In just four years, 129 homeless individuals have died on the streets of Santa Barbara County. Their average age of death was just 58 years old, compared with 76 years in the housed population. This means that being homeless in Santa Barbara decreases life expectancy by almost 20 years. As residents of Southern California and students at University of Southern California’s graduate school of social work, we have witnessed the increase in homelessness throughout our community. The primary responsibility of social workers is to advocate and provide services to underserved populations, which is why we want to bring renewed public attention to this devastating issue. Too many lives have been lost to this crisis, and we need a solution now.
Homelessness has been increasing in Santa Barbara for decades, fueled by the high cost of living, restrictive building regulations, and community opposition to affordable housing development. In 2018, after 41 homeless individuals died in Santa Barbara for the second year in a row, the county declared a crisis in both homelessness and housing. This year, the Grand Jury published two reports condemning the county’s dismal progress addressing homelessness and affordable housing. Despite this increase in public attention, we are nowhere near a solution. In fact, homelessness has risen 5 percent in the last year. One out of every 500 people in the city are without a permanent home. Even worse, one out of every eight school-age children in the county is currently considered homeless.
The majority of homeless people in Santa Barbara are working families who received a rent increase, lost income due to COVID-19, or simply cannot afford the cost of housing. Only 32 percent of those surveyed for the 2020 Point-in-Time survey are chronically homeless, and require additional mental and behavioral health services to successfully transition to housing. Nearly half of those surveyed said it was their first time experiencing homelessness.
So how did we get here? The county is ranked one of the highest in cost burden for renters in California. With 60 percent renting, the majority of Santa Barbara is forced to compete for limited, and expensive apartments, and before 2013, the city went more than 40 years without building any affordable housing. With a median rent of $1,925 for one-bedroom apartments, residents would need to earn $37 an hour, or $77,000 annually for rent to represent the recommended percentage of income. No wonder the poverty rate in Santa Barbara is 10 percent higher than the national average. It is clear that Santa Barbara has not maintained its commitment to provide adequate affordable housing, instead prioritizing preservation of the city’s character over residents’ quality of life, and neglecting the diversity of people that the city celebrates.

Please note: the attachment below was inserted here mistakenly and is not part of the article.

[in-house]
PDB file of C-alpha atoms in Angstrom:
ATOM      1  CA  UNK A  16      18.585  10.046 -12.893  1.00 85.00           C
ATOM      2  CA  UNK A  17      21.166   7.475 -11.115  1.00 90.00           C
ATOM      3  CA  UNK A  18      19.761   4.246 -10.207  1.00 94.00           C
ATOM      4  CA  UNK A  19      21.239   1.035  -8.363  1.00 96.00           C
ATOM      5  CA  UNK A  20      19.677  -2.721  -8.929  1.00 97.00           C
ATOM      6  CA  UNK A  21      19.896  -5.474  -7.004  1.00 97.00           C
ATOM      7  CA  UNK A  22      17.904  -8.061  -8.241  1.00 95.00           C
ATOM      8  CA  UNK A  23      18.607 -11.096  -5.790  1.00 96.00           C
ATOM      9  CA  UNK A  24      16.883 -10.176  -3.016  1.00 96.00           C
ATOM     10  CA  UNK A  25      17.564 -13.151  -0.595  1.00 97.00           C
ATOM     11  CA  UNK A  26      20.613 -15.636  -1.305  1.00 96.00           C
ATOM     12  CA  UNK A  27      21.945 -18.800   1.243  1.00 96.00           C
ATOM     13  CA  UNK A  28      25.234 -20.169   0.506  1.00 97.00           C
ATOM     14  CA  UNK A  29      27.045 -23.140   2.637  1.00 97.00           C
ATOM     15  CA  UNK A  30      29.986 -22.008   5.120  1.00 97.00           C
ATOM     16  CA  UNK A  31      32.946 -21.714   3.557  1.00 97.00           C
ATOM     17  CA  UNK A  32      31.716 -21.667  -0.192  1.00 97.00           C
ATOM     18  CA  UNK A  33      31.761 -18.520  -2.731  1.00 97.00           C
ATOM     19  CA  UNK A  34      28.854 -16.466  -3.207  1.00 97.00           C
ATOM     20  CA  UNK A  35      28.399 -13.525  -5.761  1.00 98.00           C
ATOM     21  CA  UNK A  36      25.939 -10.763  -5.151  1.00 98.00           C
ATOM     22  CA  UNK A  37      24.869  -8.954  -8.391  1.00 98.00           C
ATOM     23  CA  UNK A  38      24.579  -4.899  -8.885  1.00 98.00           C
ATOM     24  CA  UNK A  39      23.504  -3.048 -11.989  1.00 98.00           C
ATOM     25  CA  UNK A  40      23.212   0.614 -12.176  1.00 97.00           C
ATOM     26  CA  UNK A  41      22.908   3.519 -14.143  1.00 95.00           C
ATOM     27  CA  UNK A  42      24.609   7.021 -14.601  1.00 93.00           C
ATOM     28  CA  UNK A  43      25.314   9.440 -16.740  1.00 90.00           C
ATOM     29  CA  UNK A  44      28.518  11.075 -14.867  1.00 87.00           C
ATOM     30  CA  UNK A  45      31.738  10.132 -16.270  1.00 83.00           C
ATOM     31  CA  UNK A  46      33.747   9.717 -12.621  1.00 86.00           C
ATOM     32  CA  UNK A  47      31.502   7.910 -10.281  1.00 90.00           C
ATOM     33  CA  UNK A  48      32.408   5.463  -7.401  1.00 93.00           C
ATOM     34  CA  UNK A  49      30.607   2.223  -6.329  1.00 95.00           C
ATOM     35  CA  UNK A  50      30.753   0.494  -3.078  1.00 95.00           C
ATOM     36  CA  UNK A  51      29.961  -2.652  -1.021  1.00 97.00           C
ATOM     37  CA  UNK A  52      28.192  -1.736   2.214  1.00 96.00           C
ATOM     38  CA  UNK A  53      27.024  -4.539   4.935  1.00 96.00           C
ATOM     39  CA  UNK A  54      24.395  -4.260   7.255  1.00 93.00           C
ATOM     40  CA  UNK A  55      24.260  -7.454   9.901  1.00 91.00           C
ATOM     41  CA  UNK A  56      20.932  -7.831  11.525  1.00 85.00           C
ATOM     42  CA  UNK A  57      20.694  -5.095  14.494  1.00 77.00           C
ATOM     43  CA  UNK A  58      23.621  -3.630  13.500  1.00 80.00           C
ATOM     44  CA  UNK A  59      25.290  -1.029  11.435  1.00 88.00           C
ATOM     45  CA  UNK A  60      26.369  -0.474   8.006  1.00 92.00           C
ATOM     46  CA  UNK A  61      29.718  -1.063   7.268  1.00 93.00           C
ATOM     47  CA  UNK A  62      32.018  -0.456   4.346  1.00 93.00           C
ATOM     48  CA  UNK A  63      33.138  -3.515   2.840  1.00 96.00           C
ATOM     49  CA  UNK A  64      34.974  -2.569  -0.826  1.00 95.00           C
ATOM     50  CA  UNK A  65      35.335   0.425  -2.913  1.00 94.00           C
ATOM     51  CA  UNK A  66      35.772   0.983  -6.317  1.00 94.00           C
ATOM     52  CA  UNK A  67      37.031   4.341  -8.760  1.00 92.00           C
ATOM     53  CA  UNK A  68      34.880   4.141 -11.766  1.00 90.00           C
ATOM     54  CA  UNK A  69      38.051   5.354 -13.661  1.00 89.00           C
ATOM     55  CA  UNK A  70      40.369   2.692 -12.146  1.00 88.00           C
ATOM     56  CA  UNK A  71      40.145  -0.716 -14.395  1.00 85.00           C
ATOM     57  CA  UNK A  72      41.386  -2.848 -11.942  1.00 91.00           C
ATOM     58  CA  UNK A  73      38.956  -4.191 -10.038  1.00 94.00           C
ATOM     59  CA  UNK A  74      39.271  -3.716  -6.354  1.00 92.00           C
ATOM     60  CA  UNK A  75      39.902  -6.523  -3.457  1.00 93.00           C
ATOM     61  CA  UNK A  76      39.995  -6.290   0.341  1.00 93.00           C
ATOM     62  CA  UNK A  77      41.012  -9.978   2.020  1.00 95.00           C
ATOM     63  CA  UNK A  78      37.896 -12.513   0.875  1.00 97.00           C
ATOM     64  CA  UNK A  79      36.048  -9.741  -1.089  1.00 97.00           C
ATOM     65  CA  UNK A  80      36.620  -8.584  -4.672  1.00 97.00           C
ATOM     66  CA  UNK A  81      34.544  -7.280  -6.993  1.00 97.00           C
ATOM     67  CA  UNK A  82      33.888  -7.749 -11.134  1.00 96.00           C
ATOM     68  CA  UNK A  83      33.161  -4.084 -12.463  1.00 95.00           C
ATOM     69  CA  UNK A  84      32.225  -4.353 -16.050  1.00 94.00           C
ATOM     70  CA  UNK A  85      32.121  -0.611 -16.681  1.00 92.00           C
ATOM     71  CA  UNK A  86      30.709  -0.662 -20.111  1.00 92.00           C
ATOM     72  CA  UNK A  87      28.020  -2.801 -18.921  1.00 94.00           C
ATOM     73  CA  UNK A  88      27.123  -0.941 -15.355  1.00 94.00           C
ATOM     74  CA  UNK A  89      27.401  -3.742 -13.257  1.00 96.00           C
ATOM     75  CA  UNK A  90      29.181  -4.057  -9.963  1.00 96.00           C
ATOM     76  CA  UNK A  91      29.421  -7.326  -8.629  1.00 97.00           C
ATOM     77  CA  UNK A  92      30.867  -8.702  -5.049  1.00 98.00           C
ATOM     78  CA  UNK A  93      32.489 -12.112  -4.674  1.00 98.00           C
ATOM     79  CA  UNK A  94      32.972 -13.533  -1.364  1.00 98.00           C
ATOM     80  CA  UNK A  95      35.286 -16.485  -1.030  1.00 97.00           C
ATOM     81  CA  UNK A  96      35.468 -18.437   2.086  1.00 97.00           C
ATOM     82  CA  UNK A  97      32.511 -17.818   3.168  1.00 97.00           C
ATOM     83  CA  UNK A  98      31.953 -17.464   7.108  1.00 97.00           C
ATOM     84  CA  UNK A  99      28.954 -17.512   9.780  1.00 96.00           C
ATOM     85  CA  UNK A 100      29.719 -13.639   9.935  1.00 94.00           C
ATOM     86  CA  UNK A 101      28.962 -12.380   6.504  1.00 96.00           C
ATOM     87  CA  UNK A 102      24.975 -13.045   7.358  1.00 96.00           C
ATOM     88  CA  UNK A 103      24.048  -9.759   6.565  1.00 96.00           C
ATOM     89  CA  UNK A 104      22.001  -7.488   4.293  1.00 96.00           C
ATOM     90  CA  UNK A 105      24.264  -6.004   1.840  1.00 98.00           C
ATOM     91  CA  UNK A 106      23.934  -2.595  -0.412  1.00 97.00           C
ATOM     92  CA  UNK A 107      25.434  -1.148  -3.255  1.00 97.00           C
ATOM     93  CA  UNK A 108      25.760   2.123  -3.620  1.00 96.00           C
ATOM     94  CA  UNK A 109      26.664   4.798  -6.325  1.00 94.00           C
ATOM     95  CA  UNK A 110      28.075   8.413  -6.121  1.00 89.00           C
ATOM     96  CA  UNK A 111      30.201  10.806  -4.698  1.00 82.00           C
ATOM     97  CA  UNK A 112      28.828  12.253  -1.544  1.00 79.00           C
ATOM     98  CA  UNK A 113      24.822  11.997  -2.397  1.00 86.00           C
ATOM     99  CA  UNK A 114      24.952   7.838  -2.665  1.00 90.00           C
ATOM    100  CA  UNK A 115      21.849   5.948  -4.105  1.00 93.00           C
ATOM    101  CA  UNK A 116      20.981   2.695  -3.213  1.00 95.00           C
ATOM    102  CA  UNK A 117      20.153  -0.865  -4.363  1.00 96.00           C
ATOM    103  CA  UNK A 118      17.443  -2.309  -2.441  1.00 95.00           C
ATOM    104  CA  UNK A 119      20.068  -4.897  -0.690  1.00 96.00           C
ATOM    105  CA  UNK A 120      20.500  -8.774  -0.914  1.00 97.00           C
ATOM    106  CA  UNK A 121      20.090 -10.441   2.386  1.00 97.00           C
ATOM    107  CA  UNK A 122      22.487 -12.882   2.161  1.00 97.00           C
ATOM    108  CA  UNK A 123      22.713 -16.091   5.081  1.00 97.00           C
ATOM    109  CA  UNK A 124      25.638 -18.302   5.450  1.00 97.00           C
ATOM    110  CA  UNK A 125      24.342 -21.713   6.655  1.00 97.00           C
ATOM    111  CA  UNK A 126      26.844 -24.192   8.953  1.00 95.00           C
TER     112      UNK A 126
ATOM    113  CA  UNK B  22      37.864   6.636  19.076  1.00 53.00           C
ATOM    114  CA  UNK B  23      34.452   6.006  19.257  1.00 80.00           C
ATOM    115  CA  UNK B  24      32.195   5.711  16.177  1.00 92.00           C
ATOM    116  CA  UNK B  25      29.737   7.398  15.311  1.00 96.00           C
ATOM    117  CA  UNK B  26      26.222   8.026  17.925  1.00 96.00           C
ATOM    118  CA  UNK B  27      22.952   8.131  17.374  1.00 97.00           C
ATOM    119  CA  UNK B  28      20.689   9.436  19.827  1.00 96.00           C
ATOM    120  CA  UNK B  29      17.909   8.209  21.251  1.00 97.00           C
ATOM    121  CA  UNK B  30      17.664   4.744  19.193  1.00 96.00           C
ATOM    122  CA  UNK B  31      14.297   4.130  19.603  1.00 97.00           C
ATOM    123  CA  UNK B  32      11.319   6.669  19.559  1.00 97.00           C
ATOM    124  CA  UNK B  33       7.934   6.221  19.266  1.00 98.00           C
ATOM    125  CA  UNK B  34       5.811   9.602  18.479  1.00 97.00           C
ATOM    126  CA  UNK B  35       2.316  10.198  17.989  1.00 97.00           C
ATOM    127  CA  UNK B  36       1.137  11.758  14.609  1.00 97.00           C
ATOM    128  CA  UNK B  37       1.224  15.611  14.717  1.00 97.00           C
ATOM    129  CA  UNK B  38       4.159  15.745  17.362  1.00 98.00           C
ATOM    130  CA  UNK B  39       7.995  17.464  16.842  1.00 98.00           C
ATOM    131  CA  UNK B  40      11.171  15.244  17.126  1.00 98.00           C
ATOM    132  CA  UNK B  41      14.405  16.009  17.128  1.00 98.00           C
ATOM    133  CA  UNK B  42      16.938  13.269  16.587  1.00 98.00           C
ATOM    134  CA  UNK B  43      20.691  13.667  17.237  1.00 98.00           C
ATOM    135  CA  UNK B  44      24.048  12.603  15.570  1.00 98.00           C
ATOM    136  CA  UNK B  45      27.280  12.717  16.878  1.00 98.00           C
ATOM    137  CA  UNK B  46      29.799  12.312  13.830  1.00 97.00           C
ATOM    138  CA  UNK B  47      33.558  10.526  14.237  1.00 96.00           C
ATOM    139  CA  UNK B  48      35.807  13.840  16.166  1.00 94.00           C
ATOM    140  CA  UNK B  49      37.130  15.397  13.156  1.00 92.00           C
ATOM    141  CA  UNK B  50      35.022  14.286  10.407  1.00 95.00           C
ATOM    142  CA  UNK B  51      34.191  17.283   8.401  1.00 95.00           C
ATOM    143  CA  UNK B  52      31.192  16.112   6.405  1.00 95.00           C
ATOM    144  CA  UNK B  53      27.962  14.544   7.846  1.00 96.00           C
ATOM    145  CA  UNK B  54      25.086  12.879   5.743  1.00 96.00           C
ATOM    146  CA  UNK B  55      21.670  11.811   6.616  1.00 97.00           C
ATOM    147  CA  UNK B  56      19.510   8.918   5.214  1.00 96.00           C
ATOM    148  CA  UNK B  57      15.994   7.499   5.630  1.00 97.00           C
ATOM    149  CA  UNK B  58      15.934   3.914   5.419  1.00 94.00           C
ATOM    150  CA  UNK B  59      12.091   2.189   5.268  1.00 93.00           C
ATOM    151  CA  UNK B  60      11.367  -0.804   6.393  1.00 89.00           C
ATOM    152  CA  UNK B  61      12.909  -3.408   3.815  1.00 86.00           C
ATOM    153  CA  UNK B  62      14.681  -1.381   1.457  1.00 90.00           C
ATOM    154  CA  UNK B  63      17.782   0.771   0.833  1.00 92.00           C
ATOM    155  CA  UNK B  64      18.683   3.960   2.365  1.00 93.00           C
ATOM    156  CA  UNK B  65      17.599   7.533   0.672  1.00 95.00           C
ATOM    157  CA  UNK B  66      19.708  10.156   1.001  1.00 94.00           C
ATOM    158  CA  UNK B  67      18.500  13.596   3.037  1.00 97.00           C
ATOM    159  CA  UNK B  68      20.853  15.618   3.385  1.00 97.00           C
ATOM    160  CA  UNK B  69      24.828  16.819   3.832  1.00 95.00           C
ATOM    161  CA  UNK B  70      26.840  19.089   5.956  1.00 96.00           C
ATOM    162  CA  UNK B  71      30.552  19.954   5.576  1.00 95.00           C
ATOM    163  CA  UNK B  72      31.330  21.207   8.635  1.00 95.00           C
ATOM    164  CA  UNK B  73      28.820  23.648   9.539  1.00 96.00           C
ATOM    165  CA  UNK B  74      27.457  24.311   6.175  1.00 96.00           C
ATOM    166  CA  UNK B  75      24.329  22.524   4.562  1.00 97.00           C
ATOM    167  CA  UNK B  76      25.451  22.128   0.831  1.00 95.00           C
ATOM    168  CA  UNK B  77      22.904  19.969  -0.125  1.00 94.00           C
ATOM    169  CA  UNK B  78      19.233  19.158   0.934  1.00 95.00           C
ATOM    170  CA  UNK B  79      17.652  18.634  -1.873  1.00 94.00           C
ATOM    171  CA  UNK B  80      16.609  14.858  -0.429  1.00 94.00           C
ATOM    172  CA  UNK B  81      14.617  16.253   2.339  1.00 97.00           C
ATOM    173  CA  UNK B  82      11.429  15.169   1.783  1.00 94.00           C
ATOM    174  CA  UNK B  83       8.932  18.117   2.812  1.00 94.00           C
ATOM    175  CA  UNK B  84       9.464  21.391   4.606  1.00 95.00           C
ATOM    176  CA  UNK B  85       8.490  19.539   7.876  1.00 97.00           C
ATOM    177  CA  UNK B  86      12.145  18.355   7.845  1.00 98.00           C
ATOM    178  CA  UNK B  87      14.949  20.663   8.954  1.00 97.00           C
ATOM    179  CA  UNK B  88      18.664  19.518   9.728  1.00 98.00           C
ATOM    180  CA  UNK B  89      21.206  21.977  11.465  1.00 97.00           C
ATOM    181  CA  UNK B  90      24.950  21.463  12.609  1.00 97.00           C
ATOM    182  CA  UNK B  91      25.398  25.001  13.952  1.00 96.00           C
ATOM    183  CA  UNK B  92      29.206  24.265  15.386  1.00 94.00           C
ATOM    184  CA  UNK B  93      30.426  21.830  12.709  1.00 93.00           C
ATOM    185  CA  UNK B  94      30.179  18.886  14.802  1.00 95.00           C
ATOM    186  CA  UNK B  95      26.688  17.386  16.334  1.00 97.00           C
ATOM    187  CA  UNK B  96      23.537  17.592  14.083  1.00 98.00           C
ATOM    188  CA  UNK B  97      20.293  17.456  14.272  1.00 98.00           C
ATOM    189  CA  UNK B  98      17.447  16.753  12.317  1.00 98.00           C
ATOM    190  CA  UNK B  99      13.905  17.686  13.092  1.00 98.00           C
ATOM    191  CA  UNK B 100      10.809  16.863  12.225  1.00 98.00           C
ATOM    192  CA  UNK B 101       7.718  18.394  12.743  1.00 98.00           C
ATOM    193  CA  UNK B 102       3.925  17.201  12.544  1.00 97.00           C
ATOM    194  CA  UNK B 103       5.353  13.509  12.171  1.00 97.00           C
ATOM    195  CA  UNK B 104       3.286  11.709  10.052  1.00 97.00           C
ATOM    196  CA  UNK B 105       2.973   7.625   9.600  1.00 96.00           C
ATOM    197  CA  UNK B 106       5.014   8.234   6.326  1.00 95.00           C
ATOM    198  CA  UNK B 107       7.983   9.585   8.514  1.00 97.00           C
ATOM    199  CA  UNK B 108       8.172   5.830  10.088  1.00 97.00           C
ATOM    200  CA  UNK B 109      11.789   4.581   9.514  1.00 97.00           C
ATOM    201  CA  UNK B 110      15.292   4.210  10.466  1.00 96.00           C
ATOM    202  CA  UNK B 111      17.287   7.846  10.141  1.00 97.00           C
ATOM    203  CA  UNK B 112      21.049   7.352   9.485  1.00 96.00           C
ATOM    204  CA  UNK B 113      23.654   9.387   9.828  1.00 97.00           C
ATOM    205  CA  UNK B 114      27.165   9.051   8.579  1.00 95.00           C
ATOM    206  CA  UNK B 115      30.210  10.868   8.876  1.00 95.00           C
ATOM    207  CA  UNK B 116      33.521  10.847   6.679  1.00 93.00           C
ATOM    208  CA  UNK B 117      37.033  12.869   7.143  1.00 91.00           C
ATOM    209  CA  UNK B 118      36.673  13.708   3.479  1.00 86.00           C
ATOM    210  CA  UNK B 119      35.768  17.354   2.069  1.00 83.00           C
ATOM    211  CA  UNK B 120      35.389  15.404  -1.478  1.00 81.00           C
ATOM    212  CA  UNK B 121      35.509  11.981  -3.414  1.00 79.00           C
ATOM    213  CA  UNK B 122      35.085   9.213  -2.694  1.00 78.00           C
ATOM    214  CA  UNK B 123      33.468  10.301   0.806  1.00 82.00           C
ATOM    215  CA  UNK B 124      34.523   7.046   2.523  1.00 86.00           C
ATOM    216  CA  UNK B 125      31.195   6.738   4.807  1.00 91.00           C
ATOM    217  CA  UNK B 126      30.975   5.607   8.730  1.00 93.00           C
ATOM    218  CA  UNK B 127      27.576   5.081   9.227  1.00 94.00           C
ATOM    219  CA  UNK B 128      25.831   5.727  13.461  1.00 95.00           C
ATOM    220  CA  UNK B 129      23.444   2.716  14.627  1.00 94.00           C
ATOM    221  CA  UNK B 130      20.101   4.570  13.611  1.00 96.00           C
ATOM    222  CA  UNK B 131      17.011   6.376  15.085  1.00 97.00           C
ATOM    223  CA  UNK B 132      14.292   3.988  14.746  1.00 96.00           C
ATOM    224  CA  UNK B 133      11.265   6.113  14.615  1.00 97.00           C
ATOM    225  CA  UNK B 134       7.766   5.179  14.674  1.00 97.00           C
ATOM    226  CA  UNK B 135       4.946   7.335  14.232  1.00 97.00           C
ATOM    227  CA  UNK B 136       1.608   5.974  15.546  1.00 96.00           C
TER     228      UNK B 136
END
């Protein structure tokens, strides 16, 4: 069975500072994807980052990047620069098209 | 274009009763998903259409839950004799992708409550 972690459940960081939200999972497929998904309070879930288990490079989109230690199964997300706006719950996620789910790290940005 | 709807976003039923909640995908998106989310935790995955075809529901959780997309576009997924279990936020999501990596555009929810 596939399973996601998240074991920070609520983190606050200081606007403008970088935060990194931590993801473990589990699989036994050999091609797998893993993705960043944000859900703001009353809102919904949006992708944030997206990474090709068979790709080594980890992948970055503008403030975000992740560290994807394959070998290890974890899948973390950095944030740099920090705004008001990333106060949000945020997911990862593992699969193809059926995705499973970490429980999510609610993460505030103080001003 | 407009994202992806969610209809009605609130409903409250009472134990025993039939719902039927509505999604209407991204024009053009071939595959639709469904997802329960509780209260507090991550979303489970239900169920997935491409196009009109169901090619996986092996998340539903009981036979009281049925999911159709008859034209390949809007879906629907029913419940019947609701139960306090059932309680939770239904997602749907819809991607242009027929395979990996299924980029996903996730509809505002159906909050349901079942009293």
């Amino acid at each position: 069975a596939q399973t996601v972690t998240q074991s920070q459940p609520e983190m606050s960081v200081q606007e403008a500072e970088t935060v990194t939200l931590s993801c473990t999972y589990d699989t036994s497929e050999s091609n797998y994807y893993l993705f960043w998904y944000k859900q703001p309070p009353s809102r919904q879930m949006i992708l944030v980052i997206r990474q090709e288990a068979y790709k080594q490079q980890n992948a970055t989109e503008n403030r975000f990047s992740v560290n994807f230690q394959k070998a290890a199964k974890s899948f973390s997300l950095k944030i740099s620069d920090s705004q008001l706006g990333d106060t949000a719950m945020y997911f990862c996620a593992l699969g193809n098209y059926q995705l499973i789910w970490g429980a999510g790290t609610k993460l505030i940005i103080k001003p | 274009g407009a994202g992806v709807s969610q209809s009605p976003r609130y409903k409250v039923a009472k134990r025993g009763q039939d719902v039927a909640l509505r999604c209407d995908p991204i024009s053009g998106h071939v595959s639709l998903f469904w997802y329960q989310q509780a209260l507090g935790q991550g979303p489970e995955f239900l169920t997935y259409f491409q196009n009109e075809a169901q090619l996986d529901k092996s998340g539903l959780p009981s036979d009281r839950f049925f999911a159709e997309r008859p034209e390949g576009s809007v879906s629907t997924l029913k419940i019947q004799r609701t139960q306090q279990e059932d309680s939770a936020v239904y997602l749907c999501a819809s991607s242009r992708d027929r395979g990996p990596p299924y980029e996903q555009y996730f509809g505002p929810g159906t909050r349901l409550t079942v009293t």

In the face of this crisis, support for affordable housing developments has made some headway, but not nearly enough. On October 6, the City council recommended the Planning Commission approve increasing the Affordable Unit requirement in rental housing projects to 15 percent for all areas outside the Central Business District. This would mean that for every 100 units built, 15 must be affordable. The Housing Authority of the City of Santa Barbara is also moving forward with plans to serve homeless and low-income individuals. Since January the HACSB has permanently housed 78 people, and proposed new developments such as 116 East Cota Street with 29 units, which would target homeless and low-income families.
With an estimated 8,000 affordable units state-mandated by 2031, significant action is still needed. California’s safeguards against eviction moratorium for COVID-19 will soon lift. Beginning September, tenants are required to pay at least 25 percent of their rent, and by January 31 tenants who haven’t paid anything will be evicted. If we can’t begin to keep up with the current housing and homeless crisis, how will we protect our residents who are on the brink of falling into homelessness?
Santa Barbara is a city rich with culture and resilience. We pride ourselves on our heritage and commitment to join together in the face of adversity to improve the community for everyone. And yet we are ignoring the needs of vital members. If we continue down this path, the nurses, firefighters, teachers, and children who form the fabric of Santa Barbara will be driven out of the city, or into poverty and homelessness, and the rich texture of the community will suffer.
We must protect the lives of our residents, starting with supporting homeless solutions and understanding that affordable housing for the workforce is an essential element of any thriving community. Take action now by supporting organizations like SBAct and PATH Santa Barbara, who work to provide shelter and abolish homelessness. We urge you to make your voices heard at City Council to fast track the new development projects that are critical to the long term stability and health of all of Santa Barbara’s residents. With the strength of our community, we can move one step closer to solving Santa Barbara’s homelessness crisis.
Ashley Chacon has worked in the warehousing and logistics industry helping fight for workers rights through education, advocacy, and action. Matthea Rile-Schmidt is a certified behavioral therapist in Santa Barbara passionate about developing solutions to meet the needs of children and working families.